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 user 2005-02-11 at 11:04:00 am Views: 39
  • #10185

    U.S. exports its air pollution to Europe
    Study reveals how emissions have global impact

    On Nov.14, 2001,a
    low-pressure system caused a large mass of air Huddled over the eastern half of
    the United States to rise up several miles, where it was then carried by the jet
    stream to Europe.

    This plume brought
    with it carbon monoxide, ozone and other pollutants from North American cars,
    smokestacks and forest fires.

    It took five days
    for the package to show up in the skies over Scandinavia. It later touched down
    in the Alps, where ozone levels jumped by 33 percent. The effect was not
    noticeable at lower altitudes, since background pollution levels there are

    An analysis of the
    event was presented last month in the Journal of Geophysical

    The event was recorded by a coordinated effort between
    environmental researchers on both sides of the Atlantic. Recently, there has
    been a heightened interest in the intercontinental transport of

    “Ten to 20 years
    ago, pollution studies were all on the scale of cities,” said Owen Cooper of the
    Cooperative Institute for Research in Environmental Sciences. “Now, it has all
    gone global.”

    A study in 2002
    used a computer model to estimate the amount of pollution that travels over the
    Atlantic. Although the research showed that a majority of pollution is
    manufactured locally, it was found that one-fifth of the European ozone
    violations in the summer of 1997 would not have occurred in the absence of
    emissions from North America.

    “What you see is an
    elevated background pollution level from upwind countries, which leaves downwind
    countries less room to pollute,” Cooper told LiveScience.

    Our continent is
    not alone in blowing its bad breath around. European pollution has been tracked
    to Asia, as well as the Arctic. Asian plumes have been recorded over

    Taking into account which way the wind blows, it makes sense that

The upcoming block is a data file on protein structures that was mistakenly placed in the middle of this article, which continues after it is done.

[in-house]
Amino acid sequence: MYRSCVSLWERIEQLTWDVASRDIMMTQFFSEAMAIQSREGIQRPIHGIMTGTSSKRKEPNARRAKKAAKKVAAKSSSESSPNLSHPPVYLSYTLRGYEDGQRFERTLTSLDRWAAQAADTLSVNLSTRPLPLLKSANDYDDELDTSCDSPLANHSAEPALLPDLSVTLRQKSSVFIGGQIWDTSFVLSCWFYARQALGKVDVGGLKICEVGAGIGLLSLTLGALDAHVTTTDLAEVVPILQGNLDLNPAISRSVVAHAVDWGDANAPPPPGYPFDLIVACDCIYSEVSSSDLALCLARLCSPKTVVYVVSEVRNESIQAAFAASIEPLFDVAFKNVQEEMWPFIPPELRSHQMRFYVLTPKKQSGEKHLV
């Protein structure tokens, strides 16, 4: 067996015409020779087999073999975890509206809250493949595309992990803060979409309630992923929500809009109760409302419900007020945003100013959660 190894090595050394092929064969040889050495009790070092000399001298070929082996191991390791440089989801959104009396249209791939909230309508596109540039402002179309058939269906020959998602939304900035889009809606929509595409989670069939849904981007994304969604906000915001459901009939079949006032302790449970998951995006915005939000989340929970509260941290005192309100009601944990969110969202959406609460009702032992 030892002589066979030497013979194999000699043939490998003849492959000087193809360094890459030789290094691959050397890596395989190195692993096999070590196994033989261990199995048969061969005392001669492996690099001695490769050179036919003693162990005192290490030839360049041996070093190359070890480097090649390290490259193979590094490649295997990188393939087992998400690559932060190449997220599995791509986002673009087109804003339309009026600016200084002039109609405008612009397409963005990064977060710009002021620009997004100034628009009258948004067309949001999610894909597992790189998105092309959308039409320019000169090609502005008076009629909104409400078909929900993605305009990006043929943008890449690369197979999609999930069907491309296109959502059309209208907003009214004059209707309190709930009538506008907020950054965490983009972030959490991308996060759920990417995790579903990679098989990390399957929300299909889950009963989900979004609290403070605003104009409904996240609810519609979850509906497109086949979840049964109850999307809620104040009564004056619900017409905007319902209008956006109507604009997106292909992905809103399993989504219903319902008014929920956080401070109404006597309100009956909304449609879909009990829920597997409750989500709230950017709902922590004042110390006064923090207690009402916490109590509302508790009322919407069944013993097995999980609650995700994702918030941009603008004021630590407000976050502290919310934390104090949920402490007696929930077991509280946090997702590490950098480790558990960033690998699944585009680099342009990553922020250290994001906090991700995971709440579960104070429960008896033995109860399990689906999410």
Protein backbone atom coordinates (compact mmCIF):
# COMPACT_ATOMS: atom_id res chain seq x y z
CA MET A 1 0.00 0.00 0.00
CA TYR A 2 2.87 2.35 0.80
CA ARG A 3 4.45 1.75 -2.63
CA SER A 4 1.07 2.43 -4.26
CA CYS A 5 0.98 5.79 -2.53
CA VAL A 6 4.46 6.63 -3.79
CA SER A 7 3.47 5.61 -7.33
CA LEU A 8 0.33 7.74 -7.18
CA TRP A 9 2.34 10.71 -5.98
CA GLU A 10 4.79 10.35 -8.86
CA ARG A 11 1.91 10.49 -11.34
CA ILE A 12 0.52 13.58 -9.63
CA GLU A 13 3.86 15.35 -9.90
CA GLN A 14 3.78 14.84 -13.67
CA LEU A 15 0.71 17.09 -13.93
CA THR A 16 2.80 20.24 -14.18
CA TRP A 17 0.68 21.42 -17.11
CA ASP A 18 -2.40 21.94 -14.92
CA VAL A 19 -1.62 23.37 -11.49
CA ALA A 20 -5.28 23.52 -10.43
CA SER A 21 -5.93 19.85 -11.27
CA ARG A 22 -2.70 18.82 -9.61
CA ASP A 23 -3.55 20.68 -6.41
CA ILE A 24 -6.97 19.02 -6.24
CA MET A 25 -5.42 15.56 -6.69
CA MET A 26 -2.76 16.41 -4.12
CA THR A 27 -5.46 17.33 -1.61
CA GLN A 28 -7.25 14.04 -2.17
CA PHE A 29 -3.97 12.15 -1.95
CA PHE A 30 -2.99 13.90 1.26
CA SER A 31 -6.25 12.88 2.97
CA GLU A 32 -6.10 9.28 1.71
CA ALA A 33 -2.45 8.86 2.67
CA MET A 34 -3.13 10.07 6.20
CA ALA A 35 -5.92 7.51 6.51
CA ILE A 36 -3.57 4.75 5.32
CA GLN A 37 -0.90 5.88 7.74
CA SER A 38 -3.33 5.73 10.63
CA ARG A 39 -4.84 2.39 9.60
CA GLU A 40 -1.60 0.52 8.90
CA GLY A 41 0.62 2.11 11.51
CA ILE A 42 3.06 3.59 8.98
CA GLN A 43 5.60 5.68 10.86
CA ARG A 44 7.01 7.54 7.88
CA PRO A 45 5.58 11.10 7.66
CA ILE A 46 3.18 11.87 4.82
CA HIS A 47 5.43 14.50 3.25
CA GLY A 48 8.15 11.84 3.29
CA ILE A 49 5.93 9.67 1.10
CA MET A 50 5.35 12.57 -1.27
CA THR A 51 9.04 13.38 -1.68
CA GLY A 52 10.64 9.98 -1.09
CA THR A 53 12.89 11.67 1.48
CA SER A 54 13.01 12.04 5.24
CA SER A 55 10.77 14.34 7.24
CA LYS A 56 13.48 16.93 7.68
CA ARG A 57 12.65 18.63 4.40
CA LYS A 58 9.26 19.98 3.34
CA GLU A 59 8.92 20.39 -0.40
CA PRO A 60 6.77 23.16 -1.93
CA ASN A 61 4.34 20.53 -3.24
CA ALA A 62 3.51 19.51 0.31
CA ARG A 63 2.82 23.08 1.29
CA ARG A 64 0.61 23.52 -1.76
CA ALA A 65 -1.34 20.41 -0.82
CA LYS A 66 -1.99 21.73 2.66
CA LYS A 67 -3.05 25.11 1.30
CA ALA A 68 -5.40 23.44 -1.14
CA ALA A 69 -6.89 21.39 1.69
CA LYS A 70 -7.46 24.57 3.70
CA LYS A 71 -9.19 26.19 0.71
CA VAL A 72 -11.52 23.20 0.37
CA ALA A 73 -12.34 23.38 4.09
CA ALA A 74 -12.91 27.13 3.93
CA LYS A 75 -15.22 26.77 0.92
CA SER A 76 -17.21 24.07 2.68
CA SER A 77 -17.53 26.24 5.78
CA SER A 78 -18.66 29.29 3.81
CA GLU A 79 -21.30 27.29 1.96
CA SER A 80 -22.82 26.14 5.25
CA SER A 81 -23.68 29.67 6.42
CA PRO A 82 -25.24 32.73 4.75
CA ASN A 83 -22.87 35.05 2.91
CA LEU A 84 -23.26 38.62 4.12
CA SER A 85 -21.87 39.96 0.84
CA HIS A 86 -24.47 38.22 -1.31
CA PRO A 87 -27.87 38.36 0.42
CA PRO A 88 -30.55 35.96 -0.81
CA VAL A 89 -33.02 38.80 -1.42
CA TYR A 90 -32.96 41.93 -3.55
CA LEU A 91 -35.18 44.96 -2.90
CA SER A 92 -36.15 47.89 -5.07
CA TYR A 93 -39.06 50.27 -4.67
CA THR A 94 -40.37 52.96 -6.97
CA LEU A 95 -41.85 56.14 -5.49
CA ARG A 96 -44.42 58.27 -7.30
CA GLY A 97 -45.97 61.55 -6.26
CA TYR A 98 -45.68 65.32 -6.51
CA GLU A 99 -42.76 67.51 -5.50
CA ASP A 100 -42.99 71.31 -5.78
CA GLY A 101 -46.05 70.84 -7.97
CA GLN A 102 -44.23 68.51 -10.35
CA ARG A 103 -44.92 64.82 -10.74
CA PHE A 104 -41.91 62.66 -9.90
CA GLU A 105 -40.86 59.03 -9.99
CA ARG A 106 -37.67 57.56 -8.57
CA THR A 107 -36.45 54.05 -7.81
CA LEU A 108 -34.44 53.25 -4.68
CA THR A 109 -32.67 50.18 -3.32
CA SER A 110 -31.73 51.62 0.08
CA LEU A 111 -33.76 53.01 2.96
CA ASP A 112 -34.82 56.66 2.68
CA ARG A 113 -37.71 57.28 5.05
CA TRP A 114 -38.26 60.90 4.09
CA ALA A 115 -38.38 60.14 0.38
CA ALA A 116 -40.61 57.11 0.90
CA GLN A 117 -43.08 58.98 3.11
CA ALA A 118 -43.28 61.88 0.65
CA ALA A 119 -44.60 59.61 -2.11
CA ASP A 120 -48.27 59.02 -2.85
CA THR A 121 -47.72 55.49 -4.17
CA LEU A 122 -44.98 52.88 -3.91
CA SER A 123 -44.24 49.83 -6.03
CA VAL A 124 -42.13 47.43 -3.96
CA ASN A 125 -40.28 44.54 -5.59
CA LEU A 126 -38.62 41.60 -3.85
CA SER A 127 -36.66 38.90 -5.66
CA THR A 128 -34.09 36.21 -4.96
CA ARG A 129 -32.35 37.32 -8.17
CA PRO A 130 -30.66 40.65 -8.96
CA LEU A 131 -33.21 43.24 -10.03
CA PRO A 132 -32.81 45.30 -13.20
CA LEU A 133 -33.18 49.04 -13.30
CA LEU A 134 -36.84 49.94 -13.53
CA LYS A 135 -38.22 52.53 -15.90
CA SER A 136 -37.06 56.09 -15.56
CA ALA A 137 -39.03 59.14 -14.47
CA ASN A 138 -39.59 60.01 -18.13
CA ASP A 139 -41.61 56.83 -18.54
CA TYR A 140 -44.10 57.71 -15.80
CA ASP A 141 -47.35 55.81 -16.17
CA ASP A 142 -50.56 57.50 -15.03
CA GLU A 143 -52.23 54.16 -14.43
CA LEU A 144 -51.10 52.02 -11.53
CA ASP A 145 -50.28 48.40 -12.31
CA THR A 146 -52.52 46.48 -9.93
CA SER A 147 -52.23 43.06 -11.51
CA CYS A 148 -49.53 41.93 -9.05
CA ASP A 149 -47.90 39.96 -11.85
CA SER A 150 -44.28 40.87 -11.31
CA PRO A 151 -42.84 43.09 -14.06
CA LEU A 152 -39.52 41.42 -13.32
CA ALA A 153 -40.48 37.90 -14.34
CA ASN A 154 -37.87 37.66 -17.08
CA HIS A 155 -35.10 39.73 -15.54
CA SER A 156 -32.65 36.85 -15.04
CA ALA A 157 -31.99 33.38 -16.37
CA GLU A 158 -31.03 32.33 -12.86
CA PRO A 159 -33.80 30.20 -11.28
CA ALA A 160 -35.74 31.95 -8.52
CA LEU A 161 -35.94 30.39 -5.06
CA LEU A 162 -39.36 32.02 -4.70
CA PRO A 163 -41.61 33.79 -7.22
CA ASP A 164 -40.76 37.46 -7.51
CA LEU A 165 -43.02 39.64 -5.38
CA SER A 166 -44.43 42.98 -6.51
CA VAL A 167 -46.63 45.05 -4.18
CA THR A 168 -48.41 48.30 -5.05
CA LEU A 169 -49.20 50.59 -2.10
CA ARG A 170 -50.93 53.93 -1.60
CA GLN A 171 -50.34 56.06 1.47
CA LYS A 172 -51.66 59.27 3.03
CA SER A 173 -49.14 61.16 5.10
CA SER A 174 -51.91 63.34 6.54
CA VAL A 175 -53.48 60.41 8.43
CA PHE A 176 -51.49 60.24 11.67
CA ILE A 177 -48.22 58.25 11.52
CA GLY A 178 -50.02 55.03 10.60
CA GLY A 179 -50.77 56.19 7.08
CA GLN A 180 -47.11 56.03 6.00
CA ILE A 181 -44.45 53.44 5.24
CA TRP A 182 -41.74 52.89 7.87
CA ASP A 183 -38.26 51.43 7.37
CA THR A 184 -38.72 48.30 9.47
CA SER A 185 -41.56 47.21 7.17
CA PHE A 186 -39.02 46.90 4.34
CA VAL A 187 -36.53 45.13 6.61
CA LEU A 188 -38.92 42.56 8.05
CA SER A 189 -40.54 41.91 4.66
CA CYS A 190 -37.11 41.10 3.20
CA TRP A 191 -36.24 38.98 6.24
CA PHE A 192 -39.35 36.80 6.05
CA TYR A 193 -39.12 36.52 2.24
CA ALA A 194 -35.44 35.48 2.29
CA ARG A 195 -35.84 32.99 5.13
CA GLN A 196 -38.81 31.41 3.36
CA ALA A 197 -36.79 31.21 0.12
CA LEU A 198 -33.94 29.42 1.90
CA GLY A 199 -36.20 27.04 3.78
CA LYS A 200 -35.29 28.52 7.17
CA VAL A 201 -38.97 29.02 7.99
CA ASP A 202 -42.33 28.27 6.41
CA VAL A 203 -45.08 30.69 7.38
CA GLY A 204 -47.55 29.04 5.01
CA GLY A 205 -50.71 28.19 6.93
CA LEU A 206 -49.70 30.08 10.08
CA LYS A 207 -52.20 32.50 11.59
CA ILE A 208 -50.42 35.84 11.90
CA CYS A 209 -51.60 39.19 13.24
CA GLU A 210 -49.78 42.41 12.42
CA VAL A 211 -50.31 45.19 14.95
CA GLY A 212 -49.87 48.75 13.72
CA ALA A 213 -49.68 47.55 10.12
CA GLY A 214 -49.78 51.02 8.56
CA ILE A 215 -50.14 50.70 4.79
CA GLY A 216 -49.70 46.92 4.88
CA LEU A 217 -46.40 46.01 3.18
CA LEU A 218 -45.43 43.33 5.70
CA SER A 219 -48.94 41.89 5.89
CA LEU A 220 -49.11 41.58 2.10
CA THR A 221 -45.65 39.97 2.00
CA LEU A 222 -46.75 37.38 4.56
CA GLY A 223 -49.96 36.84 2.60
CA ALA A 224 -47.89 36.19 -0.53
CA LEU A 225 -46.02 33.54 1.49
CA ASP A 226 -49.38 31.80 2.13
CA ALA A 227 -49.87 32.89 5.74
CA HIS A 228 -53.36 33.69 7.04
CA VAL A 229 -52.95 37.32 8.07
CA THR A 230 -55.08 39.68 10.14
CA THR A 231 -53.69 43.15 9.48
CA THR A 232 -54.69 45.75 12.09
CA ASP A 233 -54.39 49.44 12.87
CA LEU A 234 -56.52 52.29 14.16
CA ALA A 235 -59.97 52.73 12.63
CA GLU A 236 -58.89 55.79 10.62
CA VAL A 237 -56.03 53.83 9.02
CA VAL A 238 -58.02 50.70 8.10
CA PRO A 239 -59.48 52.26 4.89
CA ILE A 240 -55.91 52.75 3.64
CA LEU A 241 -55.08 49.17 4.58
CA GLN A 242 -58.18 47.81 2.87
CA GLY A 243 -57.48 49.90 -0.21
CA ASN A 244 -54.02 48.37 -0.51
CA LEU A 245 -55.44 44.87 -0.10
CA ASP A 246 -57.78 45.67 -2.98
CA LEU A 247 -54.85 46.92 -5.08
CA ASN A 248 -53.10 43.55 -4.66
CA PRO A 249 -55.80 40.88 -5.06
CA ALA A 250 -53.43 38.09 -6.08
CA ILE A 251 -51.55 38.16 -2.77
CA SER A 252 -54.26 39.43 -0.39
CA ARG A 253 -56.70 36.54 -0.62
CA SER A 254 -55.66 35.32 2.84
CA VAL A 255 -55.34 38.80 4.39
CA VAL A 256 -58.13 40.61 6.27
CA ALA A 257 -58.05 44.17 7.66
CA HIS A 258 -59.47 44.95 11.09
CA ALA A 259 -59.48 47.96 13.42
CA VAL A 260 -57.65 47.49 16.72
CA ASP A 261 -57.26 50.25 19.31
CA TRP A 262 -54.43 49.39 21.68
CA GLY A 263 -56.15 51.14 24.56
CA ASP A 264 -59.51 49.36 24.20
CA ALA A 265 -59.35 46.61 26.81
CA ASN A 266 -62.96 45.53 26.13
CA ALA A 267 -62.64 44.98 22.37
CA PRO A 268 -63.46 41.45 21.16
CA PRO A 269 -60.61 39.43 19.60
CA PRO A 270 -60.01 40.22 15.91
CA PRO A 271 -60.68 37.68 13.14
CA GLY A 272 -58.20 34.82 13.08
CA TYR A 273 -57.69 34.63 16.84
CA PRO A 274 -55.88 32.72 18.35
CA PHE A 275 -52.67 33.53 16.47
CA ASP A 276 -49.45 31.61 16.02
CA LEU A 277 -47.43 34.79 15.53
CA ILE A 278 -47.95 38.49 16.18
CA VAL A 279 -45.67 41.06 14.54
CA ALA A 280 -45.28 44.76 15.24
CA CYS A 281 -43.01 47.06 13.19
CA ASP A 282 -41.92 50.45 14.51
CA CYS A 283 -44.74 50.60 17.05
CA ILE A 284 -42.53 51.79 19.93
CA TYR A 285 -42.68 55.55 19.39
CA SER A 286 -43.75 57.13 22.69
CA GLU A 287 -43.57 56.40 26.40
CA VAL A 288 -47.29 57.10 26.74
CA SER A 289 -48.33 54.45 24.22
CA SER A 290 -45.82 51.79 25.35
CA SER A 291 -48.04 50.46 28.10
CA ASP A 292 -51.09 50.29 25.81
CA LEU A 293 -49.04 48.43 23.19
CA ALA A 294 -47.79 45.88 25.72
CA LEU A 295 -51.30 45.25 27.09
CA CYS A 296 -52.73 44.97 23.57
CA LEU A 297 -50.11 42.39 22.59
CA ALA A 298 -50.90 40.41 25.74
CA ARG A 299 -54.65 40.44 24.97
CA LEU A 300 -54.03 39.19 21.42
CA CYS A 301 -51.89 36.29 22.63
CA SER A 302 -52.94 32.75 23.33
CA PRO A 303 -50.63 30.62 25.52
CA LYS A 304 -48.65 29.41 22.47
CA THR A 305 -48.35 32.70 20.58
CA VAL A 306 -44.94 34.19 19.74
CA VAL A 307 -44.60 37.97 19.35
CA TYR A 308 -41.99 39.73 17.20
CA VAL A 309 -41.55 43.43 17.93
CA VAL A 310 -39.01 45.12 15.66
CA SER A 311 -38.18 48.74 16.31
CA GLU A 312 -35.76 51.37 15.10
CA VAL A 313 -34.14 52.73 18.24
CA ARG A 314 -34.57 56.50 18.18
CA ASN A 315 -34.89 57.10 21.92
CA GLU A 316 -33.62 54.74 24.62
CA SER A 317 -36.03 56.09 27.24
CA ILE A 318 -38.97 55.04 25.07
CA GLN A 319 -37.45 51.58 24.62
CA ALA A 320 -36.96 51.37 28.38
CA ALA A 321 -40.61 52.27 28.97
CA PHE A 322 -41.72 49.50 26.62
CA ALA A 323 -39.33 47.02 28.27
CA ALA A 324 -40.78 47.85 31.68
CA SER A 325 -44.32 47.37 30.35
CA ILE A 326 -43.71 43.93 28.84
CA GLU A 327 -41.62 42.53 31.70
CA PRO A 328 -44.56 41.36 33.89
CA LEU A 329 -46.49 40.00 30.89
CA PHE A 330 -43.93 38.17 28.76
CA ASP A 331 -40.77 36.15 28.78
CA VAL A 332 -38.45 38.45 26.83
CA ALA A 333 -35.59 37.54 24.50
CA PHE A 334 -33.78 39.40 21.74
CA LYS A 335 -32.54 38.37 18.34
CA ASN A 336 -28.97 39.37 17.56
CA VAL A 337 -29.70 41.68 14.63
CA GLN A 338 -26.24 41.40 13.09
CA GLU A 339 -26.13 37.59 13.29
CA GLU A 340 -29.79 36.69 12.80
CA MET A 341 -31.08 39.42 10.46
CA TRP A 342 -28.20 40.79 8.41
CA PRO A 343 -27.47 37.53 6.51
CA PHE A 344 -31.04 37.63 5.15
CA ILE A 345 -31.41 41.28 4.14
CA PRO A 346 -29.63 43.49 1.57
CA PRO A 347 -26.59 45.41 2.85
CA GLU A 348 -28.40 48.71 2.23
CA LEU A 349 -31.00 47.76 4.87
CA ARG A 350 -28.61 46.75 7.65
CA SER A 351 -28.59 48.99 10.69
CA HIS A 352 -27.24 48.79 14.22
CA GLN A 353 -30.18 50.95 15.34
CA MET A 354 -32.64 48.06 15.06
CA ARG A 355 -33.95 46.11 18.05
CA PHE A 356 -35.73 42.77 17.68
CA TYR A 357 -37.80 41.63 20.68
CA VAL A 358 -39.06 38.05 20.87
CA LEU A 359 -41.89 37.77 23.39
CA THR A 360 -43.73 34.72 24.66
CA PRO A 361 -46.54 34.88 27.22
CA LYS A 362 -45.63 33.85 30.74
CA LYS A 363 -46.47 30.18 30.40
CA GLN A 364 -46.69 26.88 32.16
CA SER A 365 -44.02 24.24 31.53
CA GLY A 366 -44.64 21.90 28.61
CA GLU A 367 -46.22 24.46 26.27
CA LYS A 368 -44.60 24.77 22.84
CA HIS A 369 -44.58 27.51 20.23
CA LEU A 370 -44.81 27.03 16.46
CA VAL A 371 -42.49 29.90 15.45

North American pollution ends up in Europe at some point. But if the air stays
    close to the surface, Cooper explained, it moves very slowly, and the pollution
    tends to dissipate before reaching the Old World’s shores.

    But occasionally a
    weather pattern develops, called a warm conveyor belt, which lifts surface air
    to an altitude where the winds ferry it two to three times faster. The pollution
    hitches a ride.

    “This is the
    fastest way that pollution travels,” Cooper said.

    In November 2001,
    Cooper and his colleagues monitored the weather patterns over North America,
    waiting for the right conditions — like a warm conveyor belt — to develop.

    Once a “pollution
    event” formed, they had computer simulations that predicted where and when the
    air mass would show up in the skies over Europe. A research aircraft then made
    measurements of pollution levels in targeted areas.

    “We used the model
    to make a pollution forecast because it is too expensive to have the plane
    flying around randomly,” Cooper said.

    Detected in the
    In the case of the plume from Nov. 14, the plane was flown over
    Sweden on Nov. 19. Elevated levels of carbon monoxide, ozone, nitrous oxides,
    acetone, and sulfur dioxide were detected. Some other pollutants did not make
    it. Sulfuric and nitric acid tend to be washed out of the air – in the form of
    acid rain – before traveling long distances.

    “But ozone and
    carbon monoxide are not water-soluble, so they keep going for a long time,”
    Cooper explained.

    The plume was later
    detected at Alpine air monitoring sites. Whether it had any effect at lower
    altitudes, where pollution levels are higher to begin with, is more difficult to

    “It is hard to
    pinpoint a pollution event where people live,” Cooper said.

    Over the
    researchers’ monthlong observing period, the Nov. 14 plume caused the most
    observable change. It is too soon to say if this event is typical of
    trans-Atlantic pollution transport, according to Cooper.

    “We’ve only made
    the first baby steps in measuring this,” he said.